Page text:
Pupils at Ysgol Glan-y-Mor, Burry Port marked 20 years since the 1997 Welsh Devolution Referendum by hosting a special referendum-themed workshop. Delivered by the National Assembly of Wales, the workshop examined the circumstances behind the narrow Yes vote of 1997, Carmarthenshire’s decisive role in the devolution story, and how Welsh politicians might best use the current powers of the National Assembly to improve life for young people in Wales.
Many pupils liked the idea of direct democracy, and felt that Wales should adopt a system similar to Switzerland, where members of the public can suggest topics for a referendum.
Other suggested improvements included preliminary driving lessons at school during Years 10-11, which pupils felt would improve future road safety, and also a greater emphasis on life skills in the classroom, especially when it came to emotional resilience.
Still concentrating on the education system, Glan y Mor pupils voted overwhelmingly in favour of arranging the school day to suit the body clocks of young people, with later start and finish times.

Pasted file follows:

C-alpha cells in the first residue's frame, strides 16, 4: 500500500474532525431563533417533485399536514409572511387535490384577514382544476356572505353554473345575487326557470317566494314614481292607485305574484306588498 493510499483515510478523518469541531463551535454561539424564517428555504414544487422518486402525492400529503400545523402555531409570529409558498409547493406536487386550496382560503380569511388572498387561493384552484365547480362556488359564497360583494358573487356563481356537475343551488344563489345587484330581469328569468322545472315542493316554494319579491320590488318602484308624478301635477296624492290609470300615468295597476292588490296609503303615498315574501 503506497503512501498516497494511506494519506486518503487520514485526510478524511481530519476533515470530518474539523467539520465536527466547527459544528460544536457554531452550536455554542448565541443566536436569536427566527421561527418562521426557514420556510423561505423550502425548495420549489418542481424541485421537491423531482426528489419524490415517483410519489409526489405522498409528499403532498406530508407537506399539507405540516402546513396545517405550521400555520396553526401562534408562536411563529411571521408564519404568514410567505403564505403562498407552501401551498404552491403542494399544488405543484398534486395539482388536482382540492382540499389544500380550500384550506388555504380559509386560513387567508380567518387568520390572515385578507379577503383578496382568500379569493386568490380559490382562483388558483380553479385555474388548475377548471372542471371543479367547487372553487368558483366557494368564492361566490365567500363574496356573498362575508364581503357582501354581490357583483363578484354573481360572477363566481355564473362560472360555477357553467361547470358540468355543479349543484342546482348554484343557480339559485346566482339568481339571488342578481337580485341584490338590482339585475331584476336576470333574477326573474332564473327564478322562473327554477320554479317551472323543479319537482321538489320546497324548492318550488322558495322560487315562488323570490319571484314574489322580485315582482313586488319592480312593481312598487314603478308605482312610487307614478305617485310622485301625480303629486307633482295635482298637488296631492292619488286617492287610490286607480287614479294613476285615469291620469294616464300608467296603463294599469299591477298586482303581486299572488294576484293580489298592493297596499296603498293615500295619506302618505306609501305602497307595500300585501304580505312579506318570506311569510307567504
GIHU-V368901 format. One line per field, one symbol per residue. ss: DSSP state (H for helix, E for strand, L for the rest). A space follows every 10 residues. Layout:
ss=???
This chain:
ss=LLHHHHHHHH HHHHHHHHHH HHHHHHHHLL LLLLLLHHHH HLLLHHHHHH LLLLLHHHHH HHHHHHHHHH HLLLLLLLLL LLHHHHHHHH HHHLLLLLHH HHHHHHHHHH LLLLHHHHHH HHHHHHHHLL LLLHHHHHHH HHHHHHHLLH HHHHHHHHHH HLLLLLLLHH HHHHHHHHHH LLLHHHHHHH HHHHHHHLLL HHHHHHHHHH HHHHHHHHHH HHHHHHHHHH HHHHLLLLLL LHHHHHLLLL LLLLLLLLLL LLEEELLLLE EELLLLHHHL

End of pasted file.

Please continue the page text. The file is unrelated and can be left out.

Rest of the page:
The state of the NHS in Wales was also a concern, with many voicing concern about long waiting times for primary care and a shortfall in the number of qualified medical professionals. The solution offered by the young people was to get rid of university tuition fees for prospective doctors and nurses – on the provision that they agreed to work in the Welsh NHS for a minimum of 5-7 years.
Despite fears over voter apathy in the younger generation it would appear that Carmarthenshire has no such problem, as the pupils of Glan-y-Mor proved themselves to be just as passionate and politically engaged as the residents who flocked to the polls and changed history in 1997.
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